When well-known ethicists such as Ruth Faden, Tom Beauchamp, and Nancy Kass, call for an end to informed consent for certain clinical research trials one has to wonder what’s going on behind the scenes. In the February 20, 2014 issue of the New England Journal of Medicine they state, “Interest in learning healthcare systems and in comparative-effectiveness research (CER) is expanding. One major question is whether informed consent should always be required for randomized comparative–effectiveness studies, particularly studies conducted in a learning healthcare system. Our answer to this question is no.”(1)
Our question is why now?
The requirement for informed consent was decades in the making and is fundamental to all international ethical guidelines for research in humans. It was a result of some of the most egregious abuses of research in humans who were either not informed or misinformed about the research that was being performed on them (see A Cautionary Reminder. Nuremberg Revisited). Faden and associates argue that certain comparative studies may not require informing the patient that they are participating in a research study. This is a step backward and one susceptible to abuse and fostering distrust of the medical community. Basically they are suggesting that the academic establishment be trusted to determine whether an individual should be informed that they are participating in a research study.
In an accompanying article, Kim and Miller consider Faden’s proposal as “paternalistic” countering that individuals have the right to determine whether they participate in research regardless of the investigators viewpoint.(2) They add an additional concern—physicians would be engaging in deception, actively concealing the patient’s inclusion in a research study.
Faden and collaborators overstate the benefit of CER to patients. “Some research, including some CER, pose only minimal risks, yet the potential effect on patients welfare of answering the core question of CER—which standard interventions work best for whom—is immense.” In reality CER, as emphasized by Kim and Miller, is of little direct benefit to the patient but of “immense” benefit to healthcare providers. While CER refers to comparative-effectiveness research it is in reality a euphemism for cost-effective research. One has to dig deeper to determine why cost-effective research has become so popular and ask, what’s really behind the push for CER, who really benefits, who determines which treatment is best and on what basis?
Faden et al. provide a seemingly innocuous example of where CER could be conducted without informed consent—that of comparing two different treatments for hypertension. The authors, none of whom are physicians and care for patients, propose an example of a study that in their view would not require consent, “… a pragmatic, randomized clinical trial that compares two widely used hypertension medications, perhaps two diuretics, and in which there are no delineated clinical characteristics that would favor one drug over another for many patients.” There are in fact no drugs that are likely fit those characteristics and if there were, why would they need to be compared?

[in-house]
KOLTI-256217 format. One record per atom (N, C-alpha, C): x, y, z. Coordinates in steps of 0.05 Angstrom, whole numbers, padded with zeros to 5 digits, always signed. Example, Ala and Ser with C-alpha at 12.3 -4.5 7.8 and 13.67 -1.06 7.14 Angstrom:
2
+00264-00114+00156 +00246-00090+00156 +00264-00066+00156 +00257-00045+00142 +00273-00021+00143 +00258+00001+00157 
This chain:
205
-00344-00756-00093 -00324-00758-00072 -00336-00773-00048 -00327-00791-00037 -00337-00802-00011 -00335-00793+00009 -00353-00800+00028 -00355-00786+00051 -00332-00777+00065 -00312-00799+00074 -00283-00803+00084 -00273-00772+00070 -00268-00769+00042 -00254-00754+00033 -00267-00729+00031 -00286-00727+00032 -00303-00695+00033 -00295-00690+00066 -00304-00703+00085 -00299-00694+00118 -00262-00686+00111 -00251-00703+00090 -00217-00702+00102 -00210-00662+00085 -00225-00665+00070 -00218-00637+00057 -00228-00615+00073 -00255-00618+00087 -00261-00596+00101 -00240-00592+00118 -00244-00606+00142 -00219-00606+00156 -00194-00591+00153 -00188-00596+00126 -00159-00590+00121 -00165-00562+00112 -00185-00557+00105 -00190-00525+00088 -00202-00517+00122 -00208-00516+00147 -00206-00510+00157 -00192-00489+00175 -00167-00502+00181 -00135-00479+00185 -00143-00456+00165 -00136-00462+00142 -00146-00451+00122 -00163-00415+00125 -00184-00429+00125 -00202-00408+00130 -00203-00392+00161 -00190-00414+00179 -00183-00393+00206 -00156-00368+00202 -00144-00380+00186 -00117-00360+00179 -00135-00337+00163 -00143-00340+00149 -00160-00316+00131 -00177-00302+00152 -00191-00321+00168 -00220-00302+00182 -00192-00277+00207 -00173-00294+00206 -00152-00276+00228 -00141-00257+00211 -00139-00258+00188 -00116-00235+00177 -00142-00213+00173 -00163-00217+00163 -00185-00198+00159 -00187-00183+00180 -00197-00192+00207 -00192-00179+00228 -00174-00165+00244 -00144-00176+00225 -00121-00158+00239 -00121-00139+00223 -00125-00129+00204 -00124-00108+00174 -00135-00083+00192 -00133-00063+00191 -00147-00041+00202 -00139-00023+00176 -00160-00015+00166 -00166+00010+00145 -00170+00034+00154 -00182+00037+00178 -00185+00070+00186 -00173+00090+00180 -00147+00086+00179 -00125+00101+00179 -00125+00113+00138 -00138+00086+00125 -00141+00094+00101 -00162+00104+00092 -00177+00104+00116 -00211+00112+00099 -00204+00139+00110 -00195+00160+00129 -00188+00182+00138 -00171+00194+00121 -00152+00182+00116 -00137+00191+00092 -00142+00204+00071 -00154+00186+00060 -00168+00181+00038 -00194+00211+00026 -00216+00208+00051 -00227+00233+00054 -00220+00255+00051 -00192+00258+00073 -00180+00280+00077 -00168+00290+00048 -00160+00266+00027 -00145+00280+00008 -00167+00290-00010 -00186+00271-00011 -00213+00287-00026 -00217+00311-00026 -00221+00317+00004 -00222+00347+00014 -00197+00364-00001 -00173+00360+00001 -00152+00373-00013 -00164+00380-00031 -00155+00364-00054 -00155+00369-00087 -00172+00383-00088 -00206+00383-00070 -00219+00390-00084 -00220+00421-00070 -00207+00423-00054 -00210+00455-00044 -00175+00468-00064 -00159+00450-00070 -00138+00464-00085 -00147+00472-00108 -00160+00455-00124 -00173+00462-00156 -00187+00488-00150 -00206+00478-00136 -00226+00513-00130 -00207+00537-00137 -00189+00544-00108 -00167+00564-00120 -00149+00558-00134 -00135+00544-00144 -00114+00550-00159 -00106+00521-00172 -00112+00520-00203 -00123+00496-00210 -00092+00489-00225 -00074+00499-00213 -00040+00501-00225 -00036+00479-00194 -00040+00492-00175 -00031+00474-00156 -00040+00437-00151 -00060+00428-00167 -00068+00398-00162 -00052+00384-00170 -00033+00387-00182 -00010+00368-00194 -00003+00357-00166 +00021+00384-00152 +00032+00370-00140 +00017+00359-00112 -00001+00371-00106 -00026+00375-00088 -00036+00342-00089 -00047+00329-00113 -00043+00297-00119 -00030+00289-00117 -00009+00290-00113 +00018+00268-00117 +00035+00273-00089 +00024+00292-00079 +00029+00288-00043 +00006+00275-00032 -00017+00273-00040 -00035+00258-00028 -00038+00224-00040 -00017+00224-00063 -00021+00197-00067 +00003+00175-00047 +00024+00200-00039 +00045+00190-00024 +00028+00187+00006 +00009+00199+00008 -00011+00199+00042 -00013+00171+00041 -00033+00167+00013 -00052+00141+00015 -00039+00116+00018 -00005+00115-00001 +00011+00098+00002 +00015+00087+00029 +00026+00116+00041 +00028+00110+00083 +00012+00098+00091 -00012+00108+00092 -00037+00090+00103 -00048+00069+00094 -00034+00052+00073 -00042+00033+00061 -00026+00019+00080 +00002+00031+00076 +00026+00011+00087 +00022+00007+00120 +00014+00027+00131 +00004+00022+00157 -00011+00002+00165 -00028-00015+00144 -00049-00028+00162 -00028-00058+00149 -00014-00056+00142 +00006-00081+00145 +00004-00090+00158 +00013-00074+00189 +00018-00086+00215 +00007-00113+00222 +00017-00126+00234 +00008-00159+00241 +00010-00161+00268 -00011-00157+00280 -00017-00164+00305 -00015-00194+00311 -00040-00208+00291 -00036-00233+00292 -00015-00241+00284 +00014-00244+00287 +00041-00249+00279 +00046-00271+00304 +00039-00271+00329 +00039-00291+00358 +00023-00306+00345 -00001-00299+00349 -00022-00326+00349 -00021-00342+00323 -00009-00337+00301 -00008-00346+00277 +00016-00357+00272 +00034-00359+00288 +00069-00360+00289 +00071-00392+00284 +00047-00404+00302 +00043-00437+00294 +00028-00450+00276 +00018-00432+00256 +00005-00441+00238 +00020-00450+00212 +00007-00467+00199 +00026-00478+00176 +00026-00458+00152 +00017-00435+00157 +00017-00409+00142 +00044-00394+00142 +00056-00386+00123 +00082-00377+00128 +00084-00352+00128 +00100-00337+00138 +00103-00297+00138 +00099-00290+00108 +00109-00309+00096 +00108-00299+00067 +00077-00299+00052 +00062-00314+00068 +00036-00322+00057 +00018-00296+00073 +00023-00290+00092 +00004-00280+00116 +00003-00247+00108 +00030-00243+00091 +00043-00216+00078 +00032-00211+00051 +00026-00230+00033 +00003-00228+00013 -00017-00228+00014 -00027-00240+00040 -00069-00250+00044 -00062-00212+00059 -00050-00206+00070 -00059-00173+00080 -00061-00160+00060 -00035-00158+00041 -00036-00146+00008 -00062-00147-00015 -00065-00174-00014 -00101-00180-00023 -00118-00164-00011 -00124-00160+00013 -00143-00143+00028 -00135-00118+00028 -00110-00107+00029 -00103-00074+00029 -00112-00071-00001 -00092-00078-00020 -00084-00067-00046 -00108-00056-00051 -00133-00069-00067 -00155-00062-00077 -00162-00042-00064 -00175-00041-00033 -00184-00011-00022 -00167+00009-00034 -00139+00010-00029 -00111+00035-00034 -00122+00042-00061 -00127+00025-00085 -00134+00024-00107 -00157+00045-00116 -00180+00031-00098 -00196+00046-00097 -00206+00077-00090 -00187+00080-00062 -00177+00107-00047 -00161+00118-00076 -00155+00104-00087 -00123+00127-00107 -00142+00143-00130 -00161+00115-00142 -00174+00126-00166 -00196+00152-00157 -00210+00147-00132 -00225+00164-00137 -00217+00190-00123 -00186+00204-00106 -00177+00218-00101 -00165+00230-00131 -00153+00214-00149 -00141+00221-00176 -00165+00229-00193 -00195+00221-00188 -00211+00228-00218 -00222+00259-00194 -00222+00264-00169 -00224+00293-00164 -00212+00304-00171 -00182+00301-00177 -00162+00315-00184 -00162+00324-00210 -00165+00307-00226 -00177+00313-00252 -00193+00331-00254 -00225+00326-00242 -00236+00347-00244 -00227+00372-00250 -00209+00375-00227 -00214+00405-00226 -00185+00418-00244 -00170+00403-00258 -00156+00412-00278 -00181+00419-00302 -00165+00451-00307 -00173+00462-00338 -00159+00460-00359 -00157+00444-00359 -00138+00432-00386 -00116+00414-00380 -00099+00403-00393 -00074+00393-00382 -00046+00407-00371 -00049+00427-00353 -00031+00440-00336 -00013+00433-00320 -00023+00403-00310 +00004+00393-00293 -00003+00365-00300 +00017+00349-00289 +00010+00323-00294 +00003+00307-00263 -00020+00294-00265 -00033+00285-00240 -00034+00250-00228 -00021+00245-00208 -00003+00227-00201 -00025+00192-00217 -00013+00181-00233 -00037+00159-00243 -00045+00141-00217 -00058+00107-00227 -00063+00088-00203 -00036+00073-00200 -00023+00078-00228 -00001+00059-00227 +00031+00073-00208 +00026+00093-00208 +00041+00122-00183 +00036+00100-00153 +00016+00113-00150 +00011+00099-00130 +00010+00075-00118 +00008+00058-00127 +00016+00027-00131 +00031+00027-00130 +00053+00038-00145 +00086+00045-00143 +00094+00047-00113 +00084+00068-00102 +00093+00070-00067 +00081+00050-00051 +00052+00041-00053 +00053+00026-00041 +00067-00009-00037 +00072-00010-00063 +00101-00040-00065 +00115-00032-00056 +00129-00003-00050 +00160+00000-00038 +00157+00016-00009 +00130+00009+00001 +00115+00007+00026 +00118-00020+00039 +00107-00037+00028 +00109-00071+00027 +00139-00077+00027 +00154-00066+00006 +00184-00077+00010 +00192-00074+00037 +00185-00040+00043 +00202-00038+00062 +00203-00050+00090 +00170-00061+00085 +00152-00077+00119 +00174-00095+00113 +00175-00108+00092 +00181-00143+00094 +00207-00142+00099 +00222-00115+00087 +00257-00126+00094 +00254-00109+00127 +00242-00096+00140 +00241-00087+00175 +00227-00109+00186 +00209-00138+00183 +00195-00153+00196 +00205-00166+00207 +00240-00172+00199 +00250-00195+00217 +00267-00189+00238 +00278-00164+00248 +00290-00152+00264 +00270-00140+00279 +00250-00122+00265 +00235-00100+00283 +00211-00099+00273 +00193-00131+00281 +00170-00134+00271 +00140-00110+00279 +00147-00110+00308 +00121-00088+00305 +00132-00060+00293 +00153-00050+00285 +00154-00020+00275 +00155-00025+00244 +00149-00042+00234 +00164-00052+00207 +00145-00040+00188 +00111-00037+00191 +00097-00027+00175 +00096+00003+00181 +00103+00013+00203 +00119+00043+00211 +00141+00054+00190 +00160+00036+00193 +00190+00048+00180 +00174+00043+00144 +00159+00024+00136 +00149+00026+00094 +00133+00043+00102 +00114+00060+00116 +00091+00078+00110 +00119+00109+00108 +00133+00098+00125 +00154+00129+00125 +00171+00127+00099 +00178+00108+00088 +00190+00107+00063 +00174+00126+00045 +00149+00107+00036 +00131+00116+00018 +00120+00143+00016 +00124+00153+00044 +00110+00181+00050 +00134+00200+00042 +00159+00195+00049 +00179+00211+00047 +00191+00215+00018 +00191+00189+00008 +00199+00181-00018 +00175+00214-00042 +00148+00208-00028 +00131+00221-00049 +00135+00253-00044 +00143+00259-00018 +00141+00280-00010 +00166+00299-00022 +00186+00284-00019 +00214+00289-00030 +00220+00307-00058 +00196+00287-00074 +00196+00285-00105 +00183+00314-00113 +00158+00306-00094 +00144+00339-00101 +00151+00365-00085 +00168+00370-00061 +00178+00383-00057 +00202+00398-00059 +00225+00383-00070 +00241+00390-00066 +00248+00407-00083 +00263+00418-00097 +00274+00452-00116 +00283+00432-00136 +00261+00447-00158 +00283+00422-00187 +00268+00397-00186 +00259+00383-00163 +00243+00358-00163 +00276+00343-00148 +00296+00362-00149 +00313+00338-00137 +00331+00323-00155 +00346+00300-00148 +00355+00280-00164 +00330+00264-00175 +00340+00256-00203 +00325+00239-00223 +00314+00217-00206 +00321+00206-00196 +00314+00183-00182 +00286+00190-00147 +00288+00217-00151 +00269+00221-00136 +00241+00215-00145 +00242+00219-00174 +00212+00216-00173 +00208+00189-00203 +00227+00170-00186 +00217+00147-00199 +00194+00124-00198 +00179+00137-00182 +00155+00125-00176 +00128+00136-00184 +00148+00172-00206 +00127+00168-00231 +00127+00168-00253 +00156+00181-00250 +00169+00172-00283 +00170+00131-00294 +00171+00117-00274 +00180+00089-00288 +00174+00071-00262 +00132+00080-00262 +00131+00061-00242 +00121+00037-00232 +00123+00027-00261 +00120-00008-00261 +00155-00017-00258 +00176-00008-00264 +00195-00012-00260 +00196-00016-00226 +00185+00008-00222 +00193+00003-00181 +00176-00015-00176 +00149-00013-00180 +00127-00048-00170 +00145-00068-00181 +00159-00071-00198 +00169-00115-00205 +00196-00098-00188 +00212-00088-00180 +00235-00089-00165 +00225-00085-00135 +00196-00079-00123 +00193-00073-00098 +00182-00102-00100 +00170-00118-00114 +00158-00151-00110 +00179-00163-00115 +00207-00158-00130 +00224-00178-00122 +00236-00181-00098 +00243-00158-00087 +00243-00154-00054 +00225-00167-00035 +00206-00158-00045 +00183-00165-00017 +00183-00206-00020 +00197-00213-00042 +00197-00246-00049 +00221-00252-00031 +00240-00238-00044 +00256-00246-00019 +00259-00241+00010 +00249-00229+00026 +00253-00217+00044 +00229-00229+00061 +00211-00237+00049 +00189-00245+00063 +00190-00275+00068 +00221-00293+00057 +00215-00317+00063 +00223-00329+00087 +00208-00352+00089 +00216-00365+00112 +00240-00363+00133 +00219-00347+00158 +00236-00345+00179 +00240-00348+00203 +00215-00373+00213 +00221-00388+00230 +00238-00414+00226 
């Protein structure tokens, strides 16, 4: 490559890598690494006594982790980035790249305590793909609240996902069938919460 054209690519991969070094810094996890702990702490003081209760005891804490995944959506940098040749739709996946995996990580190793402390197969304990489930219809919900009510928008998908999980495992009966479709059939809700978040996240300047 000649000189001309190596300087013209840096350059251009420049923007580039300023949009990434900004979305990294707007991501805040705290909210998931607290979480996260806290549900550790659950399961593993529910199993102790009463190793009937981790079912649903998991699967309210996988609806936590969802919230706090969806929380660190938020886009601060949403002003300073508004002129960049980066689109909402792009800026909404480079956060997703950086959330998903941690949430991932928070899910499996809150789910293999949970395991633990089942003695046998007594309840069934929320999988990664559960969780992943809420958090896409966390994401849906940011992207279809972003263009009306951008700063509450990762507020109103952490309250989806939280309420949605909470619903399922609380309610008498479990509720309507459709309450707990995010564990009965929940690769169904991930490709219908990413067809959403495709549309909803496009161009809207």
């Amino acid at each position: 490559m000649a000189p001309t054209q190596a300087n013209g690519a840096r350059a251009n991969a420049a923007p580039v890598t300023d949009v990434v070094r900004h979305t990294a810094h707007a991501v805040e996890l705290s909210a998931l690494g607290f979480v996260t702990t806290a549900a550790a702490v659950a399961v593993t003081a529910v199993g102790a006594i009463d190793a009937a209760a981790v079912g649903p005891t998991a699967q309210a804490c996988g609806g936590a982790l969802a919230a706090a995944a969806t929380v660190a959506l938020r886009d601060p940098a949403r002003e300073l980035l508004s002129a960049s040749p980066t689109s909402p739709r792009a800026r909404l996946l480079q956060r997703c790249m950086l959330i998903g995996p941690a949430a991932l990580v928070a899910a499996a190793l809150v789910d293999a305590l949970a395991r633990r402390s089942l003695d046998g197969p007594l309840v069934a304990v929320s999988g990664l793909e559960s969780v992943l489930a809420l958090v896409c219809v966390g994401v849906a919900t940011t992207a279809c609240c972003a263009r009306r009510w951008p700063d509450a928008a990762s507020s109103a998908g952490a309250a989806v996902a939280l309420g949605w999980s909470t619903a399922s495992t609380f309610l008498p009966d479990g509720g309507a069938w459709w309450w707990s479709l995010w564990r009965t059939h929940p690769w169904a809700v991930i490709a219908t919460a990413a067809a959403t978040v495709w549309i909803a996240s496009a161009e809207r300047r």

In reality, different treatments for hypertension exist because the mechanism of action, the side effect profiles and the interaction with other drugs are important factors that individual physicians must evaluate together with their patients. Why then would a patient not be informed that they are being placed on the treatment which may not fully control their hypertension or which may produce undesirable side effects that, unless they are fully informed, could disrupt their health?
Current informed consents require that research subjects be informed of the purpose of the study, who is conducting the study, how the study is financed and what benefits may be derived, not just to research study participants, but also to individuals who conduct the study. Should not therefore CER follow the same rules indicating the purpose of the study? I for one, if involve as research study participant, would want to know why the study is being conducted, is there any benefit to me as an individual and to the investigators and the universities that they represent? And if I found out after the fact that I was enrolled in a research study without knowing it, why I was not told about it?
Of course there’s a nagging question that arouses suspicion as to why informed consent should be eliminated in the first place —with the proliferation of CER is the time and cost of obtaining human research subject committee approval considered an unnecessary obstacle for the researchers? Couldn’t they conduct more studies and implement them more efficiently if they could bypass the constraints of ethical guidelines?
The suggestion that informed consent should be eliminated for certain research studies runs contrary to the ethical obligation of physicians to fully inform their patients of any intervention. Physicians are not only obligated to inform patients of the research but also to obtain permission from the patient before engaging in the research. This is no different than the obligation of physicians to inform their patients and obtain their permission prior to performing diagnostic procedures, surgery, medical treatments etc. The inconsistency of exempting informed consent for any research should be obvious to all.
1- N Engl J Med. 2014 Feb 20;370(8):766-8. doi: 10.1056/NEJMhle1313674.
Informed consent, comparative effectiveness, and learning health care.
Faden RR, Beauchamp TL, Kass NE.
2- N Engl J Med. 2014 Feb 20;370(8):769-72. doi: 10.1056/NEJMhle1312508.
Informed consent for pragmatic trials–the integrated consent model.
Kim SY, Miller FG.